If your tablet works it doesn't matter how old it is ^^ If you can use it, that's great! If not, I'd suggest saving up to get one that's newer, since they really do help. Mine is a Wacom that was I think $80? You definitely don't need a really expensive one, especially as just a hobbyist.

Another thing I'd recommend in general is to sketch and draw a lot traditionally ^^ Traditional art isn't any less than digital and vice-versa. Maybe try filling some pages or sketchbooks with drawings referenced from images on your Chromebook, or maybe print out some pictures and block out the shapes in them (like the ones that make up the head, body, legs, etc)?

Here's a pretty good, short YT video I found with some comprehensive tips: Click me!

Here's another video that's more about style but it's overall a good video for tips, too. Click me!

I hope this isn't too much or annoying ^^;
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12 May 2020, 9:48 pm
It's good that you're doing a lot of art, and I expect that's part of why you're currently dissatisfied with your work. It's very normal for artists to go through phases of hating their work when their eye has improved but their hand doesn't yet match it. Seeing flaws in your work is a sign of improvement.

Different people value different things in art, so what would be considered an improvement would change from person to person. If you want to improve your art in a way that is quick for you to notice, having more specific styles and techniques to focus on would be a good way to go about it. Less focused practice is going to help you develop your skills more generally, but the slow, even progress will be less noticeable.

People generally consider art fundamentals practice to be the best starting point for art practice, and also a good thing to revisit. Some art fundamentals excercises you could do include:
-Practicing straight lines (and figuring out what angle your hand naturally draws the straightest lines at)
-Practicing different kinds of lines (builds line confidence and general hand-eye co-ordination)
-Markmaking practice (Making different lines and dots and shapes, to see what your hand can do. This also includes trying out different tools, or trying out different brushes and brush settings in digital art)
-Drawing 3D shapes
-Shading and gradients practice (Trying out different shading techniques and getting a feel for it. Learning to use different shading intensities and gradiate shadows. Learning to apply shadows to 3D forms.)
-Contour drawings (Drawing a person, creature, or object, and drawing contour lines that follow the 3D form. Good for developing a sense of form, as well as practicing line control.)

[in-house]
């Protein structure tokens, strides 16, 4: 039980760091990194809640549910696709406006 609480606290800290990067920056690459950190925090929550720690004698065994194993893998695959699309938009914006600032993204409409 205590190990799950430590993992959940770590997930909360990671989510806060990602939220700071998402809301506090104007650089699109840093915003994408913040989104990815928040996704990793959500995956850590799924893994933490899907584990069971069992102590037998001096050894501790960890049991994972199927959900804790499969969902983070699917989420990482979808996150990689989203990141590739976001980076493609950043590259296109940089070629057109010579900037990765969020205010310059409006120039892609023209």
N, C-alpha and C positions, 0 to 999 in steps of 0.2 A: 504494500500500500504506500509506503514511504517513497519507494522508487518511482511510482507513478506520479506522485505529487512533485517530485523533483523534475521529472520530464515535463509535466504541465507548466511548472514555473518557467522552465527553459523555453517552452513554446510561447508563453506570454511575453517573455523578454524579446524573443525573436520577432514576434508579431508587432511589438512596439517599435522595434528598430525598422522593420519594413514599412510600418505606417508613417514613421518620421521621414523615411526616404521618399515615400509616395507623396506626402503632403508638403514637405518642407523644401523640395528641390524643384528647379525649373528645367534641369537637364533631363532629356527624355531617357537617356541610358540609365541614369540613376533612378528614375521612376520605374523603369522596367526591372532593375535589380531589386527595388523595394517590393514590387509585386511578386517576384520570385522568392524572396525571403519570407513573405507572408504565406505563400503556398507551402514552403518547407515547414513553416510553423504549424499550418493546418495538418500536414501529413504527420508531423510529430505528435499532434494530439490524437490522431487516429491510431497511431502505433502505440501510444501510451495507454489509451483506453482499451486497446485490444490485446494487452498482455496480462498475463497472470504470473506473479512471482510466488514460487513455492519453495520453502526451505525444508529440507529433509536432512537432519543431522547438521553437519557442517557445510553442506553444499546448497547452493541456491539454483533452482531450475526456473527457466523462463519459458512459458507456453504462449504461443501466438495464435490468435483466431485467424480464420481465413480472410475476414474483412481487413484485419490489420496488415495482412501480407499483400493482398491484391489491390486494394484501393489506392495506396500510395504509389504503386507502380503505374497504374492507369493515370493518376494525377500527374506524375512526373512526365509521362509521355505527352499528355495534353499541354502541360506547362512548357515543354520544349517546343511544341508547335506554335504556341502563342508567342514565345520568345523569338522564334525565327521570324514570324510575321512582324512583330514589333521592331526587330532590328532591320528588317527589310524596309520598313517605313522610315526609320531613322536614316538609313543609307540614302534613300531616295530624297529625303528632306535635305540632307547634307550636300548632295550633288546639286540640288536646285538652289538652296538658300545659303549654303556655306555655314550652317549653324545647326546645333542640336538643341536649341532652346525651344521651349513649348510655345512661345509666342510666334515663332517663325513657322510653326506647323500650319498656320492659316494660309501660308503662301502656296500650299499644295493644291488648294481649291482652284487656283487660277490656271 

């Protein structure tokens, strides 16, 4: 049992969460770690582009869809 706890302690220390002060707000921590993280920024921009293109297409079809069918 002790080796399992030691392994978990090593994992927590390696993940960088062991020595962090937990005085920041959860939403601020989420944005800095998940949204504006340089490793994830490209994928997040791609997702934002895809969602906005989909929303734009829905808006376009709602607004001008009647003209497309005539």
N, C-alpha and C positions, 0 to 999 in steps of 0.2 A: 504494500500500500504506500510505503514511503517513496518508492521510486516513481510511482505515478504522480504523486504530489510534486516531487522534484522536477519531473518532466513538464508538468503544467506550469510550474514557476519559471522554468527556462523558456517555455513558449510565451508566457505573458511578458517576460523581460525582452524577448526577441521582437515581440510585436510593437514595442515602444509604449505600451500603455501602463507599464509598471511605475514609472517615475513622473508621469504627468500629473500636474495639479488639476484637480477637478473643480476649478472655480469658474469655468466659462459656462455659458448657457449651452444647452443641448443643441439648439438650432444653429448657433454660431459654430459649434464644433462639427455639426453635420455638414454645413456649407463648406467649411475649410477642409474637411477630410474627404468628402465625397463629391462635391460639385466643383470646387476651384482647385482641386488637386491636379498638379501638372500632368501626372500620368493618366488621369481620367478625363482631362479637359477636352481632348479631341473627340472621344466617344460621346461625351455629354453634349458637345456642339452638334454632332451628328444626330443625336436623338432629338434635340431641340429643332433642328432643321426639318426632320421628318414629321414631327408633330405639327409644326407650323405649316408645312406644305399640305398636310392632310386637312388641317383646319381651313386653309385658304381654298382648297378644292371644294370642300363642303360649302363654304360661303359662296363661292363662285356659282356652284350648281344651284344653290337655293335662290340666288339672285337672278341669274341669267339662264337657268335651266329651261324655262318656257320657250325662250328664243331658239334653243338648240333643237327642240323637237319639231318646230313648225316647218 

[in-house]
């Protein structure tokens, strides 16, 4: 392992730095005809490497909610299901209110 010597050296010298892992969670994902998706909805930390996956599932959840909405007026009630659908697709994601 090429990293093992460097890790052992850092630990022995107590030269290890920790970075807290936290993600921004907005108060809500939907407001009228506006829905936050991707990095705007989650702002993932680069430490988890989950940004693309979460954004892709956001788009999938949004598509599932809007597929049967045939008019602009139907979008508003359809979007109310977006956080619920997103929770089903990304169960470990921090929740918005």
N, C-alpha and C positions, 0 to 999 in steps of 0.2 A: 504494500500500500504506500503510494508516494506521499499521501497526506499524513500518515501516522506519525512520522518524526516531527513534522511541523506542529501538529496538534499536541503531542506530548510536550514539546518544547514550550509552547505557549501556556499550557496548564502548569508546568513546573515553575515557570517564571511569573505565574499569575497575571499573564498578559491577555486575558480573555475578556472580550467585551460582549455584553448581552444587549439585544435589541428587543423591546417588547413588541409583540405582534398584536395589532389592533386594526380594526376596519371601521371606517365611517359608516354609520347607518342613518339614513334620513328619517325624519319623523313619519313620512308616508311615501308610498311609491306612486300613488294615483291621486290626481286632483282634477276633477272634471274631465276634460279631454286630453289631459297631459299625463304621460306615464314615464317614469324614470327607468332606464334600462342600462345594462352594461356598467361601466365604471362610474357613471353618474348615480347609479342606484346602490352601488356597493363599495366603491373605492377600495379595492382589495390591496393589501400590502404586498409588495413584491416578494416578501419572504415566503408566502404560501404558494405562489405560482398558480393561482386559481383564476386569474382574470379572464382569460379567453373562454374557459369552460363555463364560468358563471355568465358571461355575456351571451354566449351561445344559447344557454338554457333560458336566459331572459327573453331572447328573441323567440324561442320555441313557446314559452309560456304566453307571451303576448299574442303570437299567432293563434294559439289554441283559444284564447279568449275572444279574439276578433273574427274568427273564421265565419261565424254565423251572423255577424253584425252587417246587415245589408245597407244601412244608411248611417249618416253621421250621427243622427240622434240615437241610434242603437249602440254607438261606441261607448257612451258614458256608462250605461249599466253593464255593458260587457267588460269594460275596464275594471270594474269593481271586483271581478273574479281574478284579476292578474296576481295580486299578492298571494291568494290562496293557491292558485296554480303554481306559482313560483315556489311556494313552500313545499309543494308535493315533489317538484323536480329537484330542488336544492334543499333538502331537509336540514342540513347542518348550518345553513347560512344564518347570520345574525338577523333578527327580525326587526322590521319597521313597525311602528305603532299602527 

-Texture practice (Replicating textures such as hair, fur, stone, grass, and bark from photo or real-life reference. For more advanced practice, try applying textures to simple 3D shapes, and applying lighting to them.)
-Figure drawings, still-lifes, and other reference drawings (Try to replicate what the eye sees, not what shape you expect the object to be. Good for building an understanding of shape, 3D form, silhouette, proportions, and light.)

Most of my art fundamentals practice I did in school with pencil and paper, but it's all doable on a tablet. It can be super dull so I recommend injecting stuff you're actually interested in drawing into art exercises to make it more enjoyable. Art fundamentals lessons tend to use subjects that are familiar, and either easy to draw or something that most artists are assumed to draw a lot of. That's why fruit (simple shapes) and humans (common subject) are often chosen. The same practices can be done with all sorts of subjects, so long as you can get decent quality real-life images of them.

Fundamentals practice is very good because the skills you learn from it can be applied to all sorts of styles. It most directly applies to more realistic work, but having an idea of how things would look in the real world and how they should properly work in 3D space really helps make effective and believable stylised art too, because you're breaking the rules with purpose.
12 May 2020, 9:56 pm
I'm sure this has already been said, but practice. Weird comparison here, but art is kind of like working out. The more you do, the more often you do it, the more you improve. Also experiment. A lot. See what you're the best at and what you need to get better at. When I was first starting to seriously get into art, I went from super realistic scenes (or as good as I could do at that point) to cartoons, where I settled. Experimenting is a great way to figure out your art style as well, so don't be afraid to branch out and try new things, even after you're at a point where you're happy with your skill level.